NotesFAQContact Us
Search Tips
ERIC Number: ED513064
Record Type: Non-Journal
Publication Date: 2009
Pages: 466
Abstractor: As Provided
Reference Count: 0
ISBN: ISBN-978-1-1092-8130-9
First Generation U.S.-Born Africans and the Expanded Nigrescence Theory: The Stretching of a Theory for a "Different" African American Experience at a Predominantly White Institution of Higher Education
De Walt, Patrick S.
ProQuest LLC, Ph.D. Dissertation, University of Colorado at Boulder
This dissertation explores the applicability of a "stretched" Expanded Nigrescence theory (Cross and Vandiver 2001; NT-E) to the racial identities/attitudes of six First Generation U.S.-Born Africans (FGAs) at a predominantly White institution (PWI). This instrumental case study blended ethnographic techniques and surveys to tell the stories of social actors regarding their university experiences and the impact on their racial attitudes/identities. This study initially sought to stretch the NT-E by making the role of consciousness more explicit via a "diasporic consciousness". "African American" and "Black" were at times viewed as polarizing identities or accepted depending on the situated context. These shifts were also connected to their experiences associated with forms of stereotyping (e.g., "spotlight or race image anxiety" or "stereotype threat"), shedding light on the distinct racial attitudes of miseducation and Afrocentricity. To engage both diasporan and continental aspects of Africanity, a transitional theoretical shift from the NT-E focusing on using diasporic consciousness as the primary theoretical lens for exploring the racial identity formation/development of FGAs at PWIs. This explicit focus on the effects of a diasporic consciousness (De Walt, 2009) comprised of synthesizing elements of Africana Critical Theory (ACT; Rabaka, 2009), double consciousness (Du Bois, 1903), differential consciousness (Sandoval, 2000), and third person consciousness (Fanon, 1967) highlights as well as acknowledges the complexities of racial identification of Africana people. In doing so, NT-E's fundamental framework of a Black Nationalistic, Afrocentric and/or "African American" perspective on what it means to be "Black" has to be revisited, rethought, and/or replaced with the notion of "a lived script" that acknowledges the heterogeneity of Africana people within the United States. Building on this notion of a lived script, the formation of "a lived diasporic consciousness" both from a theoretical and practical standpoint aims to accomplish this task for Africana people. [The dissertation citations contained here are published with the permission of ProQuest LLC. Further reproduction is prohibited without permission. Copies of dissertations may be obtained by Telephone (800) 1-800-521-0600. Web page:]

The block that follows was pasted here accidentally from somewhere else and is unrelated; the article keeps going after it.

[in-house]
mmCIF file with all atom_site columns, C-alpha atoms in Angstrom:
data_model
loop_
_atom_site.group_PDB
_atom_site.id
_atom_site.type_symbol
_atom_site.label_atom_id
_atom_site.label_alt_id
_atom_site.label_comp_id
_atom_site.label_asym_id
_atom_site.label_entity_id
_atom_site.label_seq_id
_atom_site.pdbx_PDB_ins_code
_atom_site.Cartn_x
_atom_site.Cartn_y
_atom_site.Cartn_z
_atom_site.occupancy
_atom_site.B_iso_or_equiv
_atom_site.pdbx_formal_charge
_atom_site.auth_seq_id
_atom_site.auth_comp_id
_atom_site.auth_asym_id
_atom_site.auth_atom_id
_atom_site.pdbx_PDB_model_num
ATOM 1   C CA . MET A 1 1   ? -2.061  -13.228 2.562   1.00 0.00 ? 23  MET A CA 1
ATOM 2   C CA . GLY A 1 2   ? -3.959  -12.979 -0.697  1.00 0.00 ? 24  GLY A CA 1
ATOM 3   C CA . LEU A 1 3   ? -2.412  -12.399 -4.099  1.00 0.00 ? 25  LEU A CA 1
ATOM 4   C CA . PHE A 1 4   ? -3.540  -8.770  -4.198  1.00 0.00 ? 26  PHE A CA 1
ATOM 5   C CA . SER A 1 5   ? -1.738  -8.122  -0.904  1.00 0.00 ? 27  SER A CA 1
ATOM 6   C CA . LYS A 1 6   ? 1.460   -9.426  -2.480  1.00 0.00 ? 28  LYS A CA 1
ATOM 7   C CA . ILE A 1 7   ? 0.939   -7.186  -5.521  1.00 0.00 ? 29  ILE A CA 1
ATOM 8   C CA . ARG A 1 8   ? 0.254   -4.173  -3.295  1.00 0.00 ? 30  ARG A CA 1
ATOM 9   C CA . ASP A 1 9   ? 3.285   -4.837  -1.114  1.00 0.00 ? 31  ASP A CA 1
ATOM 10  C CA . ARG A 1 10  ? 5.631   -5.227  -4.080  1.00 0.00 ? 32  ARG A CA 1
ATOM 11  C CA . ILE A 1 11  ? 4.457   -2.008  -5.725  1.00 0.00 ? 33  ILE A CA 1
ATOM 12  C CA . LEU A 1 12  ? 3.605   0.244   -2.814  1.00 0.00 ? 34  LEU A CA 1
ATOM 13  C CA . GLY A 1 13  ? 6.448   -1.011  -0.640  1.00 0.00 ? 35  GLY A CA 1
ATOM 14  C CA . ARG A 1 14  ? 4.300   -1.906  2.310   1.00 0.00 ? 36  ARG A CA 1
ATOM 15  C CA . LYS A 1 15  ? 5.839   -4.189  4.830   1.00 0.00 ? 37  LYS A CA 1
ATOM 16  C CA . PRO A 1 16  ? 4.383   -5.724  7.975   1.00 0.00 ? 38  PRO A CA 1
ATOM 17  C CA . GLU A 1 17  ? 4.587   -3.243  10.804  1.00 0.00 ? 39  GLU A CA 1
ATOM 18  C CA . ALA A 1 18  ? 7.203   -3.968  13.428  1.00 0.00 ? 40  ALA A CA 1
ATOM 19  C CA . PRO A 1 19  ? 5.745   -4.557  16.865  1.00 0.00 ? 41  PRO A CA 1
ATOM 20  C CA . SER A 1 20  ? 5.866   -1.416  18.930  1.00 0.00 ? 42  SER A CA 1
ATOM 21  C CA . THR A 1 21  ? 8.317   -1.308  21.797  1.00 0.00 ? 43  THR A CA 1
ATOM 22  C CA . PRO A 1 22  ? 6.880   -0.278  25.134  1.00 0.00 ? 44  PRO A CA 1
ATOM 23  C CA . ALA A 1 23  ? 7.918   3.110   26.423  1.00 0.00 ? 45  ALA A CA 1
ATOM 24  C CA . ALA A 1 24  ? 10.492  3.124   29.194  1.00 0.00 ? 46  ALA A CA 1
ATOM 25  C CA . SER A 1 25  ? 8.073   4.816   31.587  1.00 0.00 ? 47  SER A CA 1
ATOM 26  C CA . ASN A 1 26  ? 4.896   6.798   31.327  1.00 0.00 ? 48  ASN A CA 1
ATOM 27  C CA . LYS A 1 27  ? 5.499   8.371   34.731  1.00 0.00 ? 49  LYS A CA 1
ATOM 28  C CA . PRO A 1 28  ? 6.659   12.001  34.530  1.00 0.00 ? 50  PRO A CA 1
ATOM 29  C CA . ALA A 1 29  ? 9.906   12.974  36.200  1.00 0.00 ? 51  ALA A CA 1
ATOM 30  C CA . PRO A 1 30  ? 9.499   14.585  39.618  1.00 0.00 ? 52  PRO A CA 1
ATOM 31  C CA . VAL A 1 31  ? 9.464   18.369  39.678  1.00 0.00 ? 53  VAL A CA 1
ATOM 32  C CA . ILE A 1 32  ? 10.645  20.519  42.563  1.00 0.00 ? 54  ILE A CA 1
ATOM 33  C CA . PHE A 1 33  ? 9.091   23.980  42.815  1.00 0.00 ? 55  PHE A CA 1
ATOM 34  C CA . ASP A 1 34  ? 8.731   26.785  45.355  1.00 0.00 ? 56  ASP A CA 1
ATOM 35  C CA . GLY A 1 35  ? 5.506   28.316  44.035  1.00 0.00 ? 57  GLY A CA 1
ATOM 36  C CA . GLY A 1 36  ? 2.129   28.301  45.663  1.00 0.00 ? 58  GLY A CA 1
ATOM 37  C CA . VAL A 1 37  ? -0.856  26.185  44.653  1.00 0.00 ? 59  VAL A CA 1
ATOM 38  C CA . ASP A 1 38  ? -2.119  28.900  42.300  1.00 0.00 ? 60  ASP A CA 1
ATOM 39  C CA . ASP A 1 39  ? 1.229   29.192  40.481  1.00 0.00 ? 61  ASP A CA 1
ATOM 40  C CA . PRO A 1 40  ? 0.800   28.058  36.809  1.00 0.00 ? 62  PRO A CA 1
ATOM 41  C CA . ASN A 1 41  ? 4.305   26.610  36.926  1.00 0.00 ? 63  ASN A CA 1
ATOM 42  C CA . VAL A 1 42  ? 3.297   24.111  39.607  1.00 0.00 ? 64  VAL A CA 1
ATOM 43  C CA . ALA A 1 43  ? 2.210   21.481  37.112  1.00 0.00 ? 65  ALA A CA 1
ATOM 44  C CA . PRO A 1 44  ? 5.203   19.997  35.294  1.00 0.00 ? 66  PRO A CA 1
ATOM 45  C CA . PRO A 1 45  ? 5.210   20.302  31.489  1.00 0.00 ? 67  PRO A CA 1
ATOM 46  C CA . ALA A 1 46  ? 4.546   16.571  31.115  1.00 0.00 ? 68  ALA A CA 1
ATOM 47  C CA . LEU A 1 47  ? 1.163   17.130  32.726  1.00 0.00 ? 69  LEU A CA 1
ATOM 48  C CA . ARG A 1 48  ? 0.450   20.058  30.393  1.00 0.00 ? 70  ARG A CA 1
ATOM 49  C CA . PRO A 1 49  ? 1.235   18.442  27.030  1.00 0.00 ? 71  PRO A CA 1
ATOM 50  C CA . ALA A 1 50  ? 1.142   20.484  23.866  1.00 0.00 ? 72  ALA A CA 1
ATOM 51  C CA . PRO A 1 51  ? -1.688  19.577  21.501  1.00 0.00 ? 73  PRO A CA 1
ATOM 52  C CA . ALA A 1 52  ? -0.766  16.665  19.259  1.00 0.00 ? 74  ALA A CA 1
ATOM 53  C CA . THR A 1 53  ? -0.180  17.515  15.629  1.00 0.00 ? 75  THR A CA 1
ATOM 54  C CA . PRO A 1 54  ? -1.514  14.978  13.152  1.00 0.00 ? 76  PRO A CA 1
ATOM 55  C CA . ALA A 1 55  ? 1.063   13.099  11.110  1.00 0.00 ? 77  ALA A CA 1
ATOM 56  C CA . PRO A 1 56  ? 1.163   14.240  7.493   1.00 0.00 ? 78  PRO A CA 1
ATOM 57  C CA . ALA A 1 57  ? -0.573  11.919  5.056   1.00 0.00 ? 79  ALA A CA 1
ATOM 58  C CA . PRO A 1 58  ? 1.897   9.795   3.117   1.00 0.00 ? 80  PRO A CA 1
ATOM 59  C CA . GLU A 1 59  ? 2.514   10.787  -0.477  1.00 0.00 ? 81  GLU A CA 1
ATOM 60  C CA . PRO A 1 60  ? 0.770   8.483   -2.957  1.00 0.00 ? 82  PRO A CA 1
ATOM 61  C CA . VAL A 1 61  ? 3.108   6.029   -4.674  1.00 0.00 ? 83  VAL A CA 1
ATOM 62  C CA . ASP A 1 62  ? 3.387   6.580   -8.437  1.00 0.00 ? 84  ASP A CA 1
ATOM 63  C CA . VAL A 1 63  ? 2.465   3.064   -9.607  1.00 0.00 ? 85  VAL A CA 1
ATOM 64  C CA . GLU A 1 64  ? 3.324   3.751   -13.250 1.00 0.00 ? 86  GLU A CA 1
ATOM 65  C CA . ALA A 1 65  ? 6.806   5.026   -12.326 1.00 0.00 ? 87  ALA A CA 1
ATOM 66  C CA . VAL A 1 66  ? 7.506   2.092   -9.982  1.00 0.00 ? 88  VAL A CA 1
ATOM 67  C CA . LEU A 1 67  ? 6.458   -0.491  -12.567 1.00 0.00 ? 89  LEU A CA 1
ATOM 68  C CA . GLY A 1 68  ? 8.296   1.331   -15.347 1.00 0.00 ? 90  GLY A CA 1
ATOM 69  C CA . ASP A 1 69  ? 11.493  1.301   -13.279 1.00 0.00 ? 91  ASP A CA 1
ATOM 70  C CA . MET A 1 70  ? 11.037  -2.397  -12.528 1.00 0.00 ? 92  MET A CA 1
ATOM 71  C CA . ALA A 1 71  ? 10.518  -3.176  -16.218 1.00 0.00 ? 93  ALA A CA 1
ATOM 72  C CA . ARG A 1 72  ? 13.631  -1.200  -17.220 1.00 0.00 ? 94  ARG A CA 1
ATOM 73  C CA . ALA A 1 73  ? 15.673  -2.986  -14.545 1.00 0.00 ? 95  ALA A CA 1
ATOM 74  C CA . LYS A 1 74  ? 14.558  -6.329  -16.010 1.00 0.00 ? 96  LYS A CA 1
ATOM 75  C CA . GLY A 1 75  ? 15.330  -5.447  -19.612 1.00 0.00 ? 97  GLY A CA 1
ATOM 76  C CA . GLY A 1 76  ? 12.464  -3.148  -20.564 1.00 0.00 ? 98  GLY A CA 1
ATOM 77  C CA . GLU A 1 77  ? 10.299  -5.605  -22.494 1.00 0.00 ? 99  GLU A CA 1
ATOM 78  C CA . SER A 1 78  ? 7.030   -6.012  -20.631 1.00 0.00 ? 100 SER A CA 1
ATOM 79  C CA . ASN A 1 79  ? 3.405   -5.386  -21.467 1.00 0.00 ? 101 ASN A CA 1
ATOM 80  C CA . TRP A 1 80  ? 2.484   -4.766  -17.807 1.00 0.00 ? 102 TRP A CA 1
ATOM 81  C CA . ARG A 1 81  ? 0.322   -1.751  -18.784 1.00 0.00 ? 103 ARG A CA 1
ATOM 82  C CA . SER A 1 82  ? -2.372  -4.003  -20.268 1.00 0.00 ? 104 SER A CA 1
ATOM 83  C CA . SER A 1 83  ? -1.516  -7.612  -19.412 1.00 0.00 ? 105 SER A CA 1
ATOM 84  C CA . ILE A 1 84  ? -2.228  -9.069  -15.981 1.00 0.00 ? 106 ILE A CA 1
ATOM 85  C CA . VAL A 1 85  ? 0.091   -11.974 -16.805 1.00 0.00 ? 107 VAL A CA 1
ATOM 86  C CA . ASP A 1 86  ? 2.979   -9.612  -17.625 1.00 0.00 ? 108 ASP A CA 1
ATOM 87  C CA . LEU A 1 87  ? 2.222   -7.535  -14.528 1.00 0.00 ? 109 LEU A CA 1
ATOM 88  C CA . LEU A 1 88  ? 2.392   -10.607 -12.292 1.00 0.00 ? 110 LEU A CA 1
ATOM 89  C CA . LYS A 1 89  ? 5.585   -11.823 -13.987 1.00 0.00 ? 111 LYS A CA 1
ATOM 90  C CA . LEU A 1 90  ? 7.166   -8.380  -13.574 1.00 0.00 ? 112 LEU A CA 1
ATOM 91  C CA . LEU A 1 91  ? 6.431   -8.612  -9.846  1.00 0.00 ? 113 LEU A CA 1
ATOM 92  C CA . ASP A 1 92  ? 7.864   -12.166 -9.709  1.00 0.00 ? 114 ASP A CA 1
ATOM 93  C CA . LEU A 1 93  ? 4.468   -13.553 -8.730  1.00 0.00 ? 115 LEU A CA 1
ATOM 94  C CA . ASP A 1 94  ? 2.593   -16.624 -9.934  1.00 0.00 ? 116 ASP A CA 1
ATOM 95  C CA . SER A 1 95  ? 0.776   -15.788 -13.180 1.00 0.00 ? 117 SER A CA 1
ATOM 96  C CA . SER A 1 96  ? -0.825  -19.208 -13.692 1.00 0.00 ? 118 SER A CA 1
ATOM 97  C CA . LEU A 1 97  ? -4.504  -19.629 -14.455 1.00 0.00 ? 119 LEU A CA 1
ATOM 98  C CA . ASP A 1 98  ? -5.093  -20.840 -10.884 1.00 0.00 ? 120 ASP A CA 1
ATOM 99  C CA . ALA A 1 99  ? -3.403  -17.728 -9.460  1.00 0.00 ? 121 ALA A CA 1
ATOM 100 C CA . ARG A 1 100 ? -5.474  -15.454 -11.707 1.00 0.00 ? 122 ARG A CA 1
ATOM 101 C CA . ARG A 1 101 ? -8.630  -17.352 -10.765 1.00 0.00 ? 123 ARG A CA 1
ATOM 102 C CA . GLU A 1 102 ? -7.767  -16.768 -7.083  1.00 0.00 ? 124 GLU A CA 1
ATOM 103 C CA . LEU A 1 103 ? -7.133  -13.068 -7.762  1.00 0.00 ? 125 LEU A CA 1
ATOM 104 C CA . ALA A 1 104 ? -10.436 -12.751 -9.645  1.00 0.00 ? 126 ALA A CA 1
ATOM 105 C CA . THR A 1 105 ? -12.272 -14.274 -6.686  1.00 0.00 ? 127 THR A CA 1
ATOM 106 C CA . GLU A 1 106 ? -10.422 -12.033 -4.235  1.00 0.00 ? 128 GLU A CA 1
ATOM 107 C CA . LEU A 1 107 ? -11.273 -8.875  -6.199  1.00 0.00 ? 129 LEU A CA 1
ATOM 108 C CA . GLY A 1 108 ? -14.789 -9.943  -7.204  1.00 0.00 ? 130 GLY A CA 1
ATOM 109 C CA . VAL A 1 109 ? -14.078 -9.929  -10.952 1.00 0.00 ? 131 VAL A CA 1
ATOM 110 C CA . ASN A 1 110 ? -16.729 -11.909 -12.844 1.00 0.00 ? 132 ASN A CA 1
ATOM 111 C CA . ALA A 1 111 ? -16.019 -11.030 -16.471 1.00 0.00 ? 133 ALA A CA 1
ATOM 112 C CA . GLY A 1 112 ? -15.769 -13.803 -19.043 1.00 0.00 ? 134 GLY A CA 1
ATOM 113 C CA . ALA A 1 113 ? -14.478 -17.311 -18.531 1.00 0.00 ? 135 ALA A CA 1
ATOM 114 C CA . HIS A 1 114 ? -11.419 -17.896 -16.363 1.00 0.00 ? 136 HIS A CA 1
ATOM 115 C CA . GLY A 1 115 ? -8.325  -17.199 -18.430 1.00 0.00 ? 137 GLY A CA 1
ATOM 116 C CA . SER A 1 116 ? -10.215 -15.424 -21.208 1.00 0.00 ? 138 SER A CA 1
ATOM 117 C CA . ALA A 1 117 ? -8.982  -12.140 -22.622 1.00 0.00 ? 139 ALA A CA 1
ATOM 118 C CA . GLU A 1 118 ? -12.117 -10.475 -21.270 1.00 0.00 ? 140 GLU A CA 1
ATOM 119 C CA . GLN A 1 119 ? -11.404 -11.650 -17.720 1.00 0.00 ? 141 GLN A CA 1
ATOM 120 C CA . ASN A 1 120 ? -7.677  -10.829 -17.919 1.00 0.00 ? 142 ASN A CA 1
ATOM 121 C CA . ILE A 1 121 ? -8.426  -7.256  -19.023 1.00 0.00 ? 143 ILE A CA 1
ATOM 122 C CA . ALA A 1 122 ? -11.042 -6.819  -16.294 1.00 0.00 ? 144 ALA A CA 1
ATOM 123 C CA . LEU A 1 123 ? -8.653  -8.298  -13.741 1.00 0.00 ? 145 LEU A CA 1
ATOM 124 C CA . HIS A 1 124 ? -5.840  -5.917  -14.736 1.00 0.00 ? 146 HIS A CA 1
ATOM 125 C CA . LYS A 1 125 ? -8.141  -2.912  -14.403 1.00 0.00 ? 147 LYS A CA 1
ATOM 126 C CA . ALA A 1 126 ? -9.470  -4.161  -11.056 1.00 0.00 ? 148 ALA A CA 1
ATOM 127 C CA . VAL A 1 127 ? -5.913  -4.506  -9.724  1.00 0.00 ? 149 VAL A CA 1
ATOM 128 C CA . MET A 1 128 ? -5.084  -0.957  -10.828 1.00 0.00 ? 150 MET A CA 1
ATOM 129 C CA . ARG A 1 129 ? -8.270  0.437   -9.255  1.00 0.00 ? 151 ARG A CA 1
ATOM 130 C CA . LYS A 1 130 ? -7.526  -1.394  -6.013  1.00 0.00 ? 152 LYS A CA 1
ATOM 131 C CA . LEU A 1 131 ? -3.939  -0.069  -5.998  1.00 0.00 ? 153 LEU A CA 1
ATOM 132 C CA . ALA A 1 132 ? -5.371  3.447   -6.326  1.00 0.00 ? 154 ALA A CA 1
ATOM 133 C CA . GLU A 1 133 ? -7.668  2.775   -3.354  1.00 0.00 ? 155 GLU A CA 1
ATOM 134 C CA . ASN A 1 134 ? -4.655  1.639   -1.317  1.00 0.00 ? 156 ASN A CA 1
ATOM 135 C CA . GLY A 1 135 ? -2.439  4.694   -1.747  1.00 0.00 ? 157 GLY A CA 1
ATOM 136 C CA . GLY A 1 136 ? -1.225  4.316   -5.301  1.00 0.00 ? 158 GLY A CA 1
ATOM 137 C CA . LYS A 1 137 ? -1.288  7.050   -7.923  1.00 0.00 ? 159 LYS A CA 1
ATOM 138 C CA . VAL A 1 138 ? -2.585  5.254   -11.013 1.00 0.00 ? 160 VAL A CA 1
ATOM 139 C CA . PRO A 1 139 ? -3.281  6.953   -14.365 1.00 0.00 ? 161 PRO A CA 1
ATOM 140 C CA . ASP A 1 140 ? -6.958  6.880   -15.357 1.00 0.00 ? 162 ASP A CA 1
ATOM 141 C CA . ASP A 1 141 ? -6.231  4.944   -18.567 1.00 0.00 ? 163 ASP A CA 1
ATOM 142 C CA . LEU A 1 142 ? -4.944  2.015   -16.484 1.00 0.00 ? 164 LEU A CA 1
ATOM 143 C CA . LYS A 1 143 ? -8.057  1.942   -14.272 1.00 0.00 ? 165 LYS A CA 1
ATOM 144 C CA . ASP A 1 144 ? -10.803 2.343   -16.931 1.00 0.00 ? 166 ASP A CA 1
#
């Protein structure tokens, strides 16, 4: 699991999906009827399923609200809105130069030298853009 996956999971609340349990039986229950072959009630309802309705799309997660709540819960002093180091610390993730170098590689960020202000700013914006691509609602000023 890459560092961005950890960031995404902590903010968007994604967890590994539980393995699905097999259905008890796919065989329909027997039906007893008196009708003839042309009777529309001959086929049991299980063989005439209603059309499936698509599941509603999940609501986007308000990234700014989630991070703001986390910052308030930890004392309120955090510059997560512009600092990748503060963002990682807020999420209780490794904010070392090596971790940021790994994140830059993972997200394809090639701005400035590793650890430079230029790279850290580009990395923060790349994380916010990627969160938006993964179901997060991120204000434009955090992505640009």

ProQuest LLC. 789 East Eisenhower Parkway, P.O. Box 1346, Ann Arbor, MI 48106. Tel: 800-521-0600; Web site:
Publication Type: Dissertations/Theses - Doctoral Dissertations
Education Level: Higher Education
Audience: N/A
Language: English
Sponsor: N/A
Authoring Institution: N/A